Private Patient Group Directions

Doctors surgeries always seem to be packed, have you noticed? They are extremely busy and in some cases it can be up to a week before an appointment is arranged. Most of us in fact have a busy schedule, with work, family responsibilities and general day to day living, so having to take time out to visit the general practitioner for something that can be cleared up with just a few pills or lotion can be a real pain. And if an ailment or health issue isn’t dealt with in time the chances are it becomes something more serious, and then a visit to the doctor becomes urgent and essential.

Private patient group directions are a scheme specifically brought in to alleviate these waiting times and take some of the work load off doctors; health professionals who have undertaken the necessary training now have the ability to prescribe certain medications for a number of health issues.

It’s not like this is a fresh idea of course, for example, family planning nurses have had the facility to prescribe medication for years but it was always a grey area with the potential to be illegal. Various modifications to the Medicines Act 1968 saw the formation of private patient group directions, these are written instructions that allow trained healthcare professionals and pharmacies to assess patients and supply drugs without the need of a prescription.

At present there are 11 PGDs available, divided between vaccines and oral medicines. Altogether they consist of Erectile Dysfunction which covers Viagra, Levitra and Cialis; Malaria Prophylaxis with Malarone or Doxycycline; Stop Smoking where Champix is supplied with starter packs and full 12 week courses; Hair Loss with Propecia supplied; Influenza and optional Hepatitis B; Meningitis ACWY includes the Menveo Vaccine and ACWY Vax; Emergency Contraception Supply of Levonelle 1500; Salbutamol Inhalers; Oral Contraceptive Pills; Cystitis Treatment using Trimethoprim; and Travellers’ Diarrhoea supplying Xifaxanta antibiotic. More information is given once registration for the scheme is complete.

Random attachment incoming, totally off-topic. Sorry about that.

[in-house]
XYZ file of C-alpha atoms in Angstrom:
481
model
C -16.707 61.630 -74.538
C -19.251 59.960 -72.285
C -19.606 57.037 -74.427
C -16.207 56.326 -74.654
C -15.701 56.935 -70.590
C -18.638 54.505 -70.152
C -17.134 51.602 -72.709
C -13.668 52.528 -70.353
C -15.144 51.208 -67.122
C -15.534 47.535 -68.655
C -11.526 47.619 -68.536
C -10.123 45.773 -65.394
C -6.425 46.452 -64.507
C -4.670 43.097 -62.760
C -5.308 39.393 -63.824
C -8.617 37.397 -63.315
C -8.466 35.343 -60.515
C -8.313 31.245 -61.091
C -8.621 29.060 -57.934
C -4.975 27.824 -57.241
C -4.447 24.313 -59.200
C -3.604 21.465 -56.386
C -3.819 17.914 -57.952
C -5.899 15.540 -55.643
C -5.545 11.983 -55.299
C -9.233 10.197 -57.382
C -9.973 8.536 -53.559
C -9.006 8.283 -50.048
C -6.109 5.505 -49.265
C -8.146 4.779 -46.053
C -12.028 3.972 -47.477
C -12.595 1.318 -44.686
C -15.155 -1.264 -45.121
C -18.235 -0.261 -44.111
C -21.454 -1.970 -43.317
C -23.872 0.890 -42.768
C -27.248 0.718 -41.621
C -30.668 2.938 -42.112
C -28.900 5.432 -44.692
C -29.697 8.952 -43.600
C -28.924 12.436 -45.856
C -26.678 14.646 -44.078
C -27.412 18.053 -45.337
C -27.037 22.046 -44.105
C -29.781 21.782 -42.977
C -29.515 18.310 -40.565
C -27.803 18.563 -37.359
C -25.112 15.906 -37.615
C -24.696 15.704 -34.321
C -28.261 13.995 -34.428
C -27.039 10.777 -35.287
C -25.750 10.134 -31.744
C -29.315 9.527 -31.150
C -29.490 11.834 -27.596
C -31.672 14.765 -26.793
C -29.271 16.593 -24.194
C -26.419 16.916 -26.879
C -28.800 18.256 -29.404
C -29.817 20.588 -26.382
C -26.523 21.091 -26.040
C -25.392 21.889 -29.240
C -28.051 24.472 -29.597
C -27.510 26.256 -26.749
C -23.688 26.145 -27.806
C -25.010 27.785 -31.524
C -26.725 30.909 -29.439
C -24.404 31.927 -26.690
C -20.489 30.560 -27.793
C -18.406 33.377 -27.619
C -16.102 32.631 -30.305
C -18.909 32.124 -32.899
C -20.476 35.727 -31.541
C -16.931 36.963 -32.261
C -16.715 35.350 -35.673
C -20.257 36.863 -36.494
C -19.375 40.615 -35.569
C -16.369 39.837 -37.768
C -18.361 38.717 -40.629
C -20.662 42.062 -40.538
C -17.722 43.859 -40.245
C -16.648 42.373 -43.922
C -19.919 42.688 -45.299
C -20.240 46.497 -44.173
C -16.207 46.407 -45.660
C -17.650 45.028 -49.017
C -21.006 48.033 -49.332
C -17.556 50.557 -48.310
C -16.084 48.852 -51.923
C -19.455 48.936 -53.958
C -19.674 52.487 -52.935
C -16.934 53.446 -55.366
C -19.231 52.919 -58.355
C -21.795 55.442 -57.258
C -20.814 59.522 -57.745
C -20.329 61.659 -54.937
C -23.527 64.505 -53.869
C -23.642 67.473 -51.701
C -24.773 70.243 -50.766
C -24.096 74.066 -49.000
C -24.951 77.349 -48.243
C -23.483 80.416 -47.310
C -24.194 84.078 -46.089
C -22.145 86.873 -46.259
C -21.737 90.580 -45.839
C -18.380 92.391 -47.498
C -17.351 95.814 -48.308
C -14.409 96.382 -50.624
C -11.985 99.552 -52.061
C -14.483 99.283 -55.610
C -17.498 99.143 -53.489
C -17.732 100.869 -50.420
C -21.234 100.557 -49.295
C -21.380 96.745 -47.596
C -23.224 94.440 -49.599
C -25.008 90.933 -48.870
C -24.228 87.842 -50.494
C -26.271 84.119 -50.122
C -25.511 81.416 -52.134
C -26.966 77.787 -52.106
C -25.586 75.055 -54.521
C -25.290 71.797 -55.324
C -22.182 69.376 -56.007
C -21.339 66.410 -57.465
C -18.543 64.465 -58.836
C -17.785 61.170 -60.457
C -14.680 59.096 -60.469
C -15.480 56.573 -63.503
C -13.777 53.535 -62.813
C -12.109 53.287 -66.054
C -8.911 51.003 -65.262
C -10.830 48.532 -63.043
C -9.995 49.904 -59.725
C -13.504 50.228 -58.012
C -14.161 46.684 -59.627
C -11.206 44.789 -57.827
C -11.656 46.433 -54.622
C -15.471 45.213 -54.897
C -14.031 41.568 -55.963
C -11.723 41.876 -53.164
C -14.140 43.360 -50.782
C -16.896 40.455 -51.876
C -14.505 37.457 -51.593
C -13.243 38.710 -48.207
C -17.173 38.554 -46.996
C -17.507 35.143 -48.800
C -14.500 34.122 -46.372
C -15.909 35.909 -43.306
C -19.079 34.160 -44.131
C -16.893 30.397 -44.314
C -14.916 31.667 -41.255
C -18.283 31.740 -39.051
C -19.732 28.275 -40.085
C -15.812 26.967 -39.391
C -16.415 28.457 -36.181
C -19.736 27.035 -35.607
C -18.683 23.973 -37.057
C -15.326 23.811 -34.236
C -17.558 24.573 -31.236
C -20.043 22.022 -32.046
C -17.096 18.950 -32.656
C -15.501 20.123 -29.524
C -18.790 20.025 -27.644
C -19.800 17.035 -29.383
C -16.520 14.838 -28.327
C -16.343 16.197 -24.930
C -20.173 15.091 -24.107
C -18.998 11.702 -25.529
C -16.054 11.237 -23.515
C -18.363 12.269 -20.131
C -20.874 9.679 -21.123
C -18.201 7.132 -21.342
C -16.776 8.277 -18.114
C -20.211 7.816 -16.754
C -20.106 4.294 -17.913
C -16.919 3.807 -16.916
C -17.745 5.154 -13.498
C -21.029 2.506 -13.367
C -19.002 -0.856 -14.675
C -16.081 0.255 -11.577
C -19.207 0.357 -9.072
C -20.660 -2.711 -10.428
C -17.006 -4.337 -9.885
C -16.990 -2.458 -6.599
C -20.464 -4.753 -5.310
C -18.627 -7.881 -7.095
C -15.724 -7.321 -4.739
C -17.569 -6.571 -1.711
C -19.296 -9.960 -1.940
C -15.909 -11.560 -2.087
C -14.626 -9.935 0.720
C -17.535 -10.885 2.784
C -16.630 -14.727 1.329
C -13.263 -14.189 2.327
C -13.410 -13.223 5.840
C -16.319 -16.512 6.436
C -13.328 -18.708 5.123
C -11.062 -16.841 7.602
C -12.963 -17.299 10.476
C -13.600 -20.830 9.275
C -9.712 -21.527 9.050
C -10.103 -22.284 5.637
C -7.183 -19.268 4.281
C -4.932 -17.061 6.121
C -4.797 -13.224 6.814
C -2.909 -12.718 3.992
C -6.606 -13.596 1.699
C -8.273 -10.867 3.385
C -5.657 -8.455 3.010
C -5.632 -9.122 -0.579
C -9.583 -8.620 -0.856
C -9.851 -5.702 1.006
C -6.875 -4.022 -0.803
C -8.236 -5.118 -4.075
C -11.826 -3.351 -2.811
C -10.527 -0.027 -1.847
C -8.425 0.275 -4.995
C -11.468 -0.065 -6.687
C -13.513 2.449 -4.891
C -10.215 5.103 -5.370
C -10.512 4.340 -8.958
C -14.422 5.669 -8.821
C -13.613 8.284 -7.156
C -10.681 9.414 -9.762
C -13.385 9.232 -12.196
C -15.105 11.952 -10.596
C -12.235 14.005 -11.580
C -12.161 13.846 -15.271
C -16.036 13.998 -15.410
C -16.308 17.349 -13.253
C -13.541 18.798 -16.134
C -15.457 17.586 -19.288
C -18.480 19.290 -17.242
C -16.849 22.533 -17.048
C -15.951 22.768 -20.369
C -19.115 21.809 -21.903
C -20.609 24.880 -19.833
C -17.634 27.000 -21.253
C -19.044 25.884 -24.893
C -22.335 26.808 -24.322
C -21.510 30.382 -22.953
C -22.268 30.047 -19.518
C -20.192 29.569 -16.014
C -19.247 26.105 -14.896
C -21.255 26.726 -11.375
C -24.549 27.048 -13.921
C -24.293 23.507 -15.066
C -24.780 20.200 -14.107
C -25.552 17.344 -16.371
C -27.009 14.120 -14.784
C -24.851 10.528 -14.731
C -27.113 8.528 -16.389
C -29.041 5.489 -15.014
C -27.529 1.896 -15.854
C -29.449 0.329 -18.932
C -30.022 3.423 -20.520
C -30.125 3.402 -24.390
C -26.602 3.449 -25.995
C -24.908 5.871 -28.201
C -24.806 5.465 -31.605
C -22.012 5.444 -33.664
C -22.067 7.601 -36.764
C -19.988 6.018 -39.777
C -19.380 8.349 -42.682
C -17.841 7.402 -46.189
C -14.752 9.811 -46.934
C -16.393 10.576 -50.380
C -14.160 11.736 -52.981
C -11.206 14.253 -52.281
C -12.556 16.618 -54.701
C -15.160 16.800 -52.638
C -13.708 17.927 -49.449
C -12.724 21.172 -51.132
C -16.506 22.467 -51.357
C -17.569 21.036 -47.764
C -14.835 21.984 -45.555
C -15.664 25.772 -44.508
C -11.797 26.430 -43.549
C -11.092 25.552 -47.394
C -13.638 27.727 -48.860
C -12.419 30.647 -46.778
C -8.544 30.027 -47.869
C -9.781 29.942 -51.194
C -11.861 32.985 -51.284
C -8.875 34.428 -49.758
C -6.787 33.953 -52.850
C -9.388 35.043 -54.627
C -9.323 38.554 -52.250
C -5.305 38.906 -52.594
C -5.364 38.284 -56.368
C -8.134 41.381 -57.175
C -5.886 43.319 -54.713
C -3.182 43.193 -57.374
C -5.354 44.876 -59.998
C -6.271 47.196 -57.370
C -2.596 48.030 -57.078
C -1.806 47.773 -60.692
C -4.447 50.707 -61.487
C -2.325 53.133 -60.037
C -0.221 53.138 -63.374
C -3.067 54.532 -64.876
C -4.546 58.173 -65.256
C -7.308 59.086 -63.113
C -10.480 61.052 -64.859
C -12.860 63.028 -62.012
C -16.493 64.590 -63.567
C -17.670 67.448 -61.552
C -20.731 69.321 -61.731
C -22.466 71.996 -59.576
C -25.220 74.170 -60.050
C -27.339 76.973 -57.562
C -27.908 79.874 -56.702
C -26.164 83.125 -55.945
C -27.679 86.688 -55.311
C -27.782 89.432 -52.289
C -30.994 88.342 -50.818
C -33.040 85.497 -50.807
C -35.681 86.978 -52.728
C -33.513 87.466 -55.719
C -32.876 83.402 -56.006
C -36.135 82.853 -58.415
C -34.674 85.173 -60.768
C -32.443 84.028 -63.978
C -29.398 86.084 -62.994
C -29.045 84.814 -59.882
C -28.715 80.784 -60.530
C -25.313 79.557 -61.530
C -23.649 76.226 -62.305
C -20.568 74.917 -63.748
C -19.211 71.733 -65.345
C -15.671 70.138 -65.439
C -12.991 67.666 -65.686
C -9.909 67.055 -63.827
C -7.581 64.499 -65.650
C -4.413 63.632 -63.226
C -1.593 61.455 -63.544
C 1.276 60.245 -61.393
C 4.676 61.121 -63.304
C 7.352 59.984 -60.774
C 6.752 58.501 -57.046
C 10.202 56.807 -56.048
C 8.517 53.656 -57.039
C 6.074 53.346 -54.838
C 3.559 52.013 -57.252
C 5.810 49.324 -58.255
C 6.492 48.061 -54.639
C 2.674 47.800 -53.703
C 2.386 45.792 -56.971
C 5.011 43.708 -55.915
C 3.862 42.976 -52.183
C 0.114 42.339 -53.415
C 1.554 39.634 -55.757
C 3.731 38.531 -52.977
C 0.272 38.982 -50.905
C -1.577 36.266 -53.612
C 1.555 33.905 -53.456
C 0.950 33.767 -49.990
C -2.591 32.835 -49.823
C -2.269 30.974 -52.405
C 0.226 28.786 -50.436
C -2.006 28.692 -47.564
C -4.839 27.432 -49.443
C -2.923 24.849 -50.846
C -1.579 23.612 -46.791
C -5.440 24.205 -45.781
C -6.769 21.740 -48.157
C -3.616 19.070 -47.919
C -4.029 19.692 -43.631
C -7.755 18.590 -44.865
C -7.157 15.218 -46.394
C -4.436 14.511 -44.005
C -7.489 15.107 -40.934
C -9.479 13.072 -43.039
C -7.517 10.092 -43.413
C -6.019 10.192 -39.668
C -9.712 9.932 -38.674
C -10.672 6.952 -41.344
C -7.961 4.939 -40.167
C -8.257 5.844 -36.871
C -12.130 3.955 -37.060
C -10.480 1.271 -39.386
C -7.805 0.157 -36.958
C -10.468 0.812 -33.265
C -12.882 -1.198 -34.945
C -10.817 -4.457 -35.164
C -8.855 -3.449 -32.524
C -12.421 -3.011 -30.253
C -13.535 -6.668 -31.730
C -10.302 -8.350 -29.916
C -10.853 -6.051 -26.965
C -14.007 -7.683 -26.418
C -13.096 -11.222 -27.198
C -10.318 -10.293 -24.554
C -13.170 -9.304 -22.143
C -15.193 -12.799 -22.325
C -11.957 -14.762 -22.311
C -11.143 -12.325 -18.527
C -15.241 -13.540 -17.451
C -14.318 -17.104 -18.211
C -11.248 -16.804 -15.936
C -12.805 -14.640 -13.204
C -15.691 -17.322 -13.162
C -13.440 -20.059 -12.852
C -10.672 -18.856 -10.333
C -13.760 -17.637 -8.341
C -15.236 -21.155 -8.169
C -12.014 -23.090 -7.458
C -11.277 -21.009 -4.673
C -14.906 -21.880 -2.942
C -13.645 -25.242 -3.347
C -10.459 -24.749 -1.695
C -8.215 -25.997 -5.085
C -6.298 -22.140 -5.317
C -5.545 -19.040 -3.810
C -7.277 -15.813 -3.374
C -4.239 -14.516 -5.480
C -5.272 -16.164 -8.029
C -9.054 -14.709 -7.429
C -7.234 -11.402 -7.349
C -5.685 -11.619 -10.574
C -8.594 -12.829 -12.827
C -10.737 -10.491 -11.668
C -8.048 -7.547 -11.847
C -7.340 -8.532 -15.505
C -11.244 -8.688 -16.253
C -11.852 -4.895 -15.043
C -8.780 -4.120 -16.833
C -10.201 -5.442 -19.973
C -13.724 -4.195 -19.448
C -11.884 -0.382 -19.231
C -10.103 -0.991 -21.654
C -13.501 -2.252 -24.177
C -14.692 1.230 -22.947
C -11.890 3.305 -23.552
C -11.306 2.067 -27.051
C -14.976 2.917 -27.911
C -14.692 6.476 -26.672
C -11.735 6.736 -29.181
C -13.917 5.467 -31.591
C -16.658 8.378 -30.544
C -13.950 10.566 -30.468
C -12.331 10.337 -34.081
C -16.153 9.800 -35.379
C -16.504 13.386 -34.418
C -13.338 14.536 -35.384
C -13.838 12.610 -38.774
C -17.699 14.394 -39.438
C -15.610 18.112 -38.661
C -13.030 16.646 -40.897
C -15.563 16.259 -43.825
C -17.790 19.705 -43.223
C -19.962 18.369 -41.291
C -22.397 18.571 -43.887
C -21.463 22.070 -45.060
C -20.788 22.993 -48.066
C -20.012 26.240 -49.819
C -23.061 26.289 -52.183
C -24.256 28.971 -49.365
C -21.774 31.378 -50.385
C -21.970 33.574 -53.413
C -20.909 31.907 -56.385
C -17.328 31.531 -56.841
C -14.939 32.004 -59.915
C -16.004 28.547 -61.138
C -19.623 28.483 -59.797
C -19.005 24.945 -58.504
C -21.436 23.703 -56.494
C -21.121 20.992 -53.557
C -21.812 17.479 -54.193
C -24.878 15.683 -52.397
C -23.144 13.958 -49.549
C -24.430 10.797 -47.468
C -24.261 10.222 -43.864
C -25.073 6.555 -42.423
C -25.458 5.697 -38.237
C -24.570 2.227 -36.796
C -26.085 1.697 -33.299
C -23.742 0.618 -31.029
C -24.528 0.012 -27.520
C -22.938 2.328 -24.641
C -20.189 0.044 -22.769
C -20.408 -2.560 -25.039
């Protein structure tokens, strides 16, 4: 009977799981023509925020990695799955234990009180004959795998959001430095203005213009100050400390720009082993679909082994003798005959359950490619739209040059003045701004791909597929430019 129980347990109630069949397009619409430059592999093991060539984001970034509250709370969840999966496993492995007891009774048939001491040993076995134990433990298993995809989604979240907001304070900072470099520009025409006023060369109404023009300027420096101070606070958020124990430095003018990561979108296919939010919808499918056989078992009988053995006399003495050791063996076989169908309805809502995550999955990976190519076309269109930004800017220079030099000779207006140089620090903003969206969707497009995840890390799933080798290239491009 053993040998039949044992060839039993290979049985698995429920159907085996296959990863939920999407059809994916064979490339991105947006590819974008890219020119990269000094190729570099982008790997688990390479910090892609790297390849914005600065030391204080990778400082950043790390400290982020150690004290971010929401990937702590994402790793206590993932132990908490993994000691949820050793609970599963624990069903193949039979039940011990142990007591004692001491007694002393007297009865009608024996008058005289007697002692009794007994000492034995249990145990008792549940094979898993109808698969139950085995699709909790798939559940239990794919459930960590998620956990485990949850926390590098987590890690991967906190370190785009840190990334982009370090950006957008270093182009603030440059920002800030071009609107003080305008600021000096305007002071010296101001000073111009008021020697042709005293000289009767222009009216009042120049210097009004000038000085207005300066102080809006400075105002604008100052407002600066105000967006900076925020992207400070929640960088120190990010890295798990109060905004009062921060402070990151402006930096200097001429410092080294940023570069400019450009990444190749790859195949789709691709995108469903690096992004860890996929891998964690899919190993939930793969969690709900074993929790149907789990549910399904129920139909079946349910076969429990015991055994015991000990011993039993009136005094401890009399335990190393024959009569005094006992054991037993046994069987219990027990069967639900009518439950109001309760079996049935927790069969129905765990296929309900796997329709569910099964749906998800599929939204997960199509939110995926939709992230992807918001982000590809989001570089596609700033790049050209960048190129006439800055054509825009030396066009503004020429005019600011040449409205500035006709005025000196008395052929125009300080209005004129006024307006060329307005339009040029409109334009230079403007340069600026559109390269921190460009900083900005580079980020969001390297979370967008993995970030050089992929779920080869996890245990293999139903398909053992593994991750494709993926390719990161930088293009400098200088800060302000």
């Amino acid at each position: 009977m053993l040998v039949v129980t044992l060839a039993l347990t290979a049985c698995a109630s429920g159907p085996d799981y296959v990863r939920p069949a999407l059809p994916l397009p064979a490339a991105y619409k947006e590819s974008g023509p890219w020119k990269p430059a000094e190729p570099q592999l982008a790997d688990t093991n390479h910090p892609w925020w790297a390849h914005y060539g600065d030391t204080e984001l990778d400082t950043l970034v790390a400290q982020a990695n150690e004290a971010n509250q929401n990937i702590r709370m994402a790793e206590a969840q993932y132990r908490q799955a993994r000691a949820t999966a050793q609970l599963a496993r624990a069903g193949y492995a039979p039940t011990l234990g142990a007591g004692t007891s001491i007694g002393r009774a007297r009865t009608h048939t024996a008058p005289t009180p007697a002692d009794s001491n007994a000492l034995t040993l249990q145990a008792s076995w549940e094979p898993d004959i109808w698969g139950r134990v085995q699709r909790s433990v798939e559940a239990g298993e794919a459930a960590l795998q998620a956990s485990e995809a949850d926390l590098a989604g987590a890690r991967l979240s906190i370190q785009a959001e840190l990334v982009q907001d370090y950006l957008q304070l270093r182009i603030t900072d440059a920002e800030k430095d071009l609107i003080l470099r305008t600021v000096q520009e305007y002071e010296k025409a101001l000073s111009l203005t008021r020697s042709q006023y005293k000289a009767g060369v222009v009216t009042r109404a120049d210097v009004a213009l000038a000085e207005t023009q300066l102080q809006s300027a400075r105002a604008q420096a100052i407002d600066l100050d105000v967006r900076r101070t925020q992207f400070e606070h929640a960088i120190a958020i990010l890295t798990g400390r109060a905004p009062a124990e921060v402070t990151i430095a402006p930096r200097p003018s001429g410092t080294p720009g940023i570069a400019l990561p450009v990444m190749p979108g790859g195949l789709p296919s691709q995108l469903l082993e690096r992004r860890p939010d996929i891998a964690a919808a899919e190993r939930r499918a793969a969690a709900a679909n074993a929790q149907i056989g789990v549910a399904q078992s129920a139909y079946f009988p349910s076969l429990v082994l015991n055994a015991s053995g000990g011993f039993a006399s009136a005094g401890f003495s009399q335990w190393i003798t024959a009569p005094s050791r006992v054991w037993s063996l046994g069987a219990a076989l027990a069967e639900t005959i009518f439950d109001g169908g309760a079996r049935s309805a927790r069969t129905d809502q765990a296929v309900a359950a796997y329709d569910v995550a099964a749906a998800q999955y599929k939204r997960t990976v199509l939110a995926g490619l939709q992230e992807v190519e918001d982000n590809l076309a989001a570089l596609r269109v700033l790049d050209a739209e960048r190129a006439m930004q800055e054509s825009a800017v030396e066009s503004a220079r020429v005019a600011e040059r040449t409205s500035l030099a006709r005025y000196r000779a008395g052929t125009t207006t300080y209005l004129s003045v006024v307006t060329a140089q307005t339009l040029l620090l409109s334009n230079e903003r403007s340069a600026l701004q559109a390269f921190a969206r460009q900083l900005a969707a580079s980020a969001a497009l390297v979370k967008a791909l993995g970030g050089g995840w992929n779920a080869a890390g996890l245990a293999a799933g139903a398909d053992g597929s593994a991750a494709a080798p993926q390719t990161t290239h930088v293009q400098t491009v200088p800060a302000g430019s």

After registering, and paying the annual fee, the organization or pharmacist is provided with a high level of training and support necessary for delivering a secure and professional assessment and the appropriate medication. Training in each PGD for pharmacists is done online, with some practical training offered, also quick guides, leaflets for patients to read, patient completed forms to download, point of sale material, and clinical support is included.

The annual fee is very low making it affordable to private bodies, and once the forms are filled in it’s possible to start dispensing medication straight away. It’s then entirely up to the organisation what charges are applied to patients for the assessment and the medication.

There is no approval necessary from the NHS or any other medical or government bodies or NHS commissioners but there are certain criteria that have to be met. The pharmacist or organisation has to be registered and the dates recorded of when the directive started and when it expires. The annual charge is applied due to the requirement for private patient group directions to be renewed each year yearly and to cover the regular training, updates and audits. Also required are details of appropriate dosage and maximum total dosage quantity, pharmaceutical form and strength, route and frequency of administration, and a statement of the records to be kept for audit purposes.

Everyone working with patient group directions are trained and assessed regularly to make certain they have the satisfactory skill and aptitude to present a safe and competent service to patients.